PH 212

Angular momentum

In the absence of net external forces, linear momentum is conserved.

In the absence of net external torques, angular momentum is conserved.

Angular momentum can take two forms. For a rotating object, angular momentum is equal to the product of the moment of inertia and the angular velocity. For a point particle, the moment of inertial is the cross product of the particle's position and momentum.

A skater spins up when she brings her arms in toward her rotation axis, reducing her moment of inertia. To conserve angular momentum, her angular speed must increase.

Sample problem: Two buckets spin around in a horizontal circle on frictionless bearings. Suddenly, it starts to rain. What happens? Do the buckets speed up, slow down or continue rotating at the same angular speed?

Sample problem: For a system consisting of two masses connected by a massless rod, angular momentum is conserved when the rod expands to twice its original length. Find the final angular velocity of this system, in terms of its initial angular velocity.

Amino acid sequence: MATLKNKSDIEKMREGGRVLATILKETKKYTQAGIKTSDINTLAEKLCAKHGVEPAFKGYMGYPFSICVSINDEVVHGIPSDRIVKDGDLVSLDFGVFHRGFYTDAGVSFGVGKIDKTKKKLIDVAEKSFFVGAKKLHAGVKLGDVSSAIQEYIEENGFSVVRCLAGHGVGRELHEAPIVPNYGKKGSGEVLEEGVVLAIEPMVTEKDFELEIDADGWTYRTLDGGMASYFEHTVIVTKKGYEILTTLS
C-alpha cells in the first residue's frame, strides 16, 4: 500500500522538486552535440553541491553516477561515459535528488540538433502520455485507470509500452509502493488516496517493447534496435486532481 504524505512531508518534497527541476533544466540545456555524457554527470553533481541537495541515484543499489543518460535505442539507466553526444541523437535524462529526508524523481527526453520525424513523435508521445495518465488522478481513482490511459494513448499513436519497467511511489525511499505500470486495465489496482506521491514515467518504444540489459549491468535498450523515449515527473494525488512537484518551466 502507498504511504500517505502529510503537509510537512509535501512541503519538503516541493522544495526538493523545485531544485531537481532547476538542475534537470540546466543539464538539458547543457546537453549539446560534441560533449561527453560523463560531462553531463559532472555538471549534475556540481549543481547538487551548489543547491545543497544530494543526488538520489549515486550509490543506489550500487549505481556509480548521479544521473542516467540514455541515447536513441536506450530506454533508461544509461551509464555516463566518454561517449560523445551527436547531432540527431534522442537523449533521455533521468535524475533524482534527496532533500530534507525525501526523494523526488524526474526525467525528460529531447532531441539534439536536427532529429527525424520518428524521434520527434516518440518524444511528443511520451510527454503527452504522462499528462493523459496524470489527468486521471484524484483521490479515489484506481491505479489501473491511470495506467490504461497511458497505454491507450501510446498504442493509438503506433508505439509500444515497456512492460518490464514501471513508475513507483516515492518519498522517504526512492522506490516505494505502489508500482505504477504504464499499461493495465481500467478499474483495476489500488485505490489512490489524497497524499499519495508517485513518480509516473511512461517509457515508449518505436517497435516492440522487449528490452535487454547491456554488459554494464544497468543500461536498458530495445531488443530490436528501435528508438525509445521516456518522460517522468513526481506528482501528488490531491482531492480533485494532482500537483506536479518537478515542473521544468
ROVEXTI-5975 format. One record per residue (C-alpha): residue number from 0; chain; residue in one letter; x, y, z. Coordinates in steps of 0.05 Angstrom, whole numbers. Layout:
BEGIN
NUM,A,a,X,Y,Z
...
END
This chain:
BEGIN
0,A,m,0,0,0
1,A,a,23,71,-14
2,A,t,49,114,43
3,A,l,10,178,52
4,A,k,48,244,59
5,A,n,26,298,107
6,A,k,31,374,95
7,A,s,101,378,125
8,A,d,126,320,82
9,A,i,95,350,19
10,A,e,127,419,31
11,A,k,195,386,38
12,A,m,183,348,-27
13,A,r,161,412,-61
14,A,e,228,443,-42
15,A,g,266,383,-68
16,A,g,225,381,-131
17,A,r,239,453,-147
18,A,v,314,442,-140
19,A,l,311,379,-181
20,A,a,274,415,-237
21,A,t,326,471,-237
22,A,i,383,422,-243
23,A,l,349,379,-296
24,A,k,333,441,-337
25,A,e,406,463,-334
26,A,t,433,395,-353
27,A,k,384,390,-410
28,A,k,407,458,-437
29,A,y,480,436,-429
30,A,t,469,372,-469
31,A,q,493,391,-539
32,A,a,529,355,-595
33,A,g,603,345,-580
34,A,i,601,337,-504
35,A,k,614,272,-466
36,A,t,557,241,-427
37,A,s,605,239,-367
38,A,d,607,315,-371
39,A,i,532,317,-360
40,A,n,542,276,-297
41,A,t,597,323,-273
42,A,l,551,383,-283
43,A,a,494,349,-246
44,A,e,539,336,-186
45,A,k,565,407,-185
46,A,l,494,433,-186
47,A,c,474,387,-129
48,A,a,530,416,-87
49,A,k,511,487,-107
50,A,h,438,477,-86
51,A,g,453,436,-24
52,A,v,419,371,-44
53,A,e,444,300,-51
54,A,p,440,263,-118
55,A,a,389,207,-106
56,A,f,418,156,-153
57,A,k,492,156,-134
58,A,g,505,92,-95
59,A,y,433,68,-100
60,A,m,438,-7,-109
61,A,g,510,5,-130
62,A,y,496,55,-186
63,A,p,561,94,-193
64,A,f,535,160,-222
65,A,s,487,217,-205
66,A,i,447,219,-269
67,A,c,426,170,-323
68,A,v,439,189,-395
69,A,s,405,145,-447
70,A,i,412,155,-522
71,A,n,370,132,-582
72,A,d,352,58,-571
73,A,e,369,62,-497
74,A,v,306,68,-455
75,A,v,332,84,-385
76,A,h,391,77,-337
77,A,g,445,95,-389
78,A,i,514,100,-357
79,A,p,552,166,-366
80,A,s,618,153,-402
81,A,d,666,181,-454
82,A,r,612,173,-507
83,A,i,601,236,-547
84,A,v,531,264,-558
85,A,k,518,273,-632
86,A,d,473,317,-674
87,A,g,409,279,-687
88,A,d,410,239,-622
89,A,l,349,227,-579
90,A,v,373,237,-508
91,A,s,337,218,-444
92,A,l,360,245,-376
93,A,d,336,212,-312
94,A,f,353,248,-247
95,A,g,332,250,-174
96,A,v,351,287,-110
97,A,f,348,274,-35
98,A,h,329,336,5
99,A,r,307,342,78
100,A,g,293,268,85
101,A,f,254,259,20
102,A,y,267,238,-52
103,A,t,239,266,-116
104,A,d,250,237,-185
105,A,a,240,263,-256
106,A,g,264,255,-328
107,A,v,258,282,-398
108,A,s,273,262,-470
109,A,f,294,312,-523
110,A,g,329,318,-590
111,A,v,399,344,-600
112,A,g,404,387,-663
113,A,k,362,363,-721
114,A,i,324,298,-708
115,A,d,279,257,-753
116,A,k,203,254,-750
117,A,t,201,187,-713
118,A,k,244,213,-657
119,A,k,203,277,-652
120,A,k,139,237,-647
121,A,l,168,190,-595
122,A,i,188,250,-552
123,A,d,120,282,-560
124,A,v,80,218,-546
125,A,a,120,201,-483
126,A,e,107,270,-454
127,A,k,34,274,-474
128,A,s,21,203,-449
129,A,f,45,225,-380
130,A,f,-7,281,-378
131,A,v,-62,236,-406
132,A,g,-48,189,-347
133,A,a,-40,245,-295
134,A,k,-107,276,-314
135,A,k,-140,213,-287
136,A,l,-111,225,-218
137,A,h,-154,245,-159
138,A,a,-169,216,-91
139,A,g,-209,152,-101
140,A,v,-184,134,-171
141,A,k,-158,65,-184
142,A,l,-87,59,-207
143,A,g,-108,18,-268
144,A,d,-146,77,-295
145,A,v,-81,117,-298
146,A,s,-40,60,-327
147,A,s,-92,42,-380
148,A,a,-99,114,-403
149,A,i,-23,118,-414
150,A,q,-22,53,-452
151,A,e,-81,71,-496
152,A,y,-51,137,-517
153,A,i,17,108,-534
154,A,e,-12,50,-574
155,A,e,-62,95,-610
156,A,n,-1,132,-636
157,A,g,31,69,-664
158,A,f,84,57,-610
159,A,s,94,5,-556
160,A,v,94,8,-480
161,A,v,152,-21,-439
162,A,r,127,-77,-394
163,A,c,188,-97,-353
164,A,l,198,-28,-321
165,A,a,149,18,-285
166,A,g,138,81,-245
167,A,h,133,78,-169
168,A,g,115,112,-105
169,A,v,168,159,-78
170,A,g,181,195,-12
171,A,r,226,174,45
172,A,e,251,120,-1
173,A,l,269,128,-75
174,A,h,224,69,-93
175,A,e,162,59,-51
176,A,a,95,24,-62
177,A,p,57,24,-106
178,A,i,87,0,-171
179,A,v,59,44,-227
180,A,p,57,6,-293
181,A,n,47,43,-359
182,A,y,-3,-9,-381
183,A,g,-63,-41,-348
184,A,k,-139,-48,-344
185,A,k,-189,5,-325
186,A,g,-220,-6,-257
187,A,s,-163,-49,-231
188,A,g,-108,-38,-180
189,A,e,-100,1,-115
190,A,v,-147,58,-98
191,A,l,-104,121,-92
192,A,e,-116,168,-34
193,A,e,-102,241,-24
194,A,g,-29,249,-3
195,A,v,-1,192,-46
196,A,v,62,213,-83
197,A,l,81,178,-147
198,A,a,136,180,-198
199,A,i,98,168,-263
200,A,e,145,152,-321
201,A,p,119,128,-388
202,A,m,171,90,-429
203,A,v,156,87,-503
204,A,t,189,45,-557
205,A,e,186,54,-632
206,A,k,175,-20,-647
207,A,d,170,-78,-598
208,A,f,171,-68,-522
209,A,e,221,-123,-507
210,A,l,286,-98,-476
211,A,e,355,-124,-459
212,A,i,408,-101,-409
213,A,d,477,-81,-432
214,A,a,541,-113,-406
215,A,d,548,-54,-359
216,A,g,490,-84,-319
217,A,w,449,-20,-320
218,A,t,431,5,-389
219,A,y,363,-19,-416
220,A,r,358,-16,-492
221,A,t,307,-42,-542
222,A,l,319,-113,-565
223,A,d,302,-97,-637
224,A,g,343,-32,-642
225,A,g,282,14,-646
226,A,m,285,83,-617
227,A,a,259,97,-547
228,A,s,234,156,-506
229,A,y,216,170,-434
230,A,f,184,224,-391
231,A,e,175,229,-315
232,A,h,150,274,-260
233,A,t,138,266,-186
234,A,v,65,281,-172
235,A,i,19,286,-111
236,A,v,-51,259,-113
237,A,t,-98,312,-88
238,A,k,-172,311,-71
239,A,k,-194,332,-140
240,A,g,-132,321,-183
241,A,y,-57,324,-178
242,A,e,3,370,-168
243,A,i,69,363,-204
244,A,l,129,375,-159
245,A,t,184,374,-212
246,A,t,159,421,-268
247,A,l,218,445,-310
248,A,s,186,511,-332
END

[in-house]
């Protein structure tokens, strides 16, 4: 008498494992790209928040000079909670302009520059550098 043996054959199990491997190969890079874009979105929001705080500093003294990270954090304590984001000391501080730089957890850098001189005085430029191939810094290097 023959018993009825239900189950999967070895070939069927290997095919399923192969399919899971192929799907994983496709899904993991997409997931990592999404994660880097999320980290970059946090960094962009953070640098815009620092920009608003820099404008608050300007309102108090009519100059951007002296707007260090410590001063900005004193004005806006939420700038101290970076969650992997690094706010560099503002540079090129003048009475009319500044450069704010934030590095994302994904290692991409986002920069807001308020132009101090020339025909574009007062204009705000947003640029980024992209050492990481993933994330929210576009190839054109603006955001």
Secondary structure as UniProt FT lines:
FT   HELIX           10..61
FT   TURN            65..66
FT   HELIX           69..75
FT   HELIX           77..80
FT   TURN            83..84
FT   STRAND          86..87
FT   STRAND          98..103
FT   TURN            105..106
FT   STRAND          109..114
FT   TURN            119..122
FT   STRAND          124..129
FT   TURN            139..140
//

Rotational motion:

4 approaches to problem solving

Putting it all together

There are four main approaches to solving problems for systems involving rotation:

- Forces and torques
- Conservation of energy
- Conservation of angular momentum
- Rotational kinematics

Using a net force and net torque approach involves solving vector equations. Note that the torque equation is taken about a pivot point. These fundamental equations provide a system of equations to be solved simultaneously.

For cases of static equilibrium, the net torque and the net force each equal zero. For dynamic cases, you may need to include kinematic equations.

Conservation of energy includes rotational energy as well as translational energy. Non-conservative energy such as energy lost to friction is included in the final state.

A conservation of angular momentum approach may be used for systems involving rotation. A system may include rotating objects with moment of inertia I and translating objects of momentum p, each having and initial and final angular momentum.

Kinematic equations for constant linear and rotational acceleration are shown here. For more general equations, refer to the previous chapter.

Often, a problem can be solved in multiple ways, or with a combination of approaches. Taking advantage of symmetries in the system may make one approach easier than another. Also, be careful to recognize the external forces or torques in a problem when deciding which approach to take.

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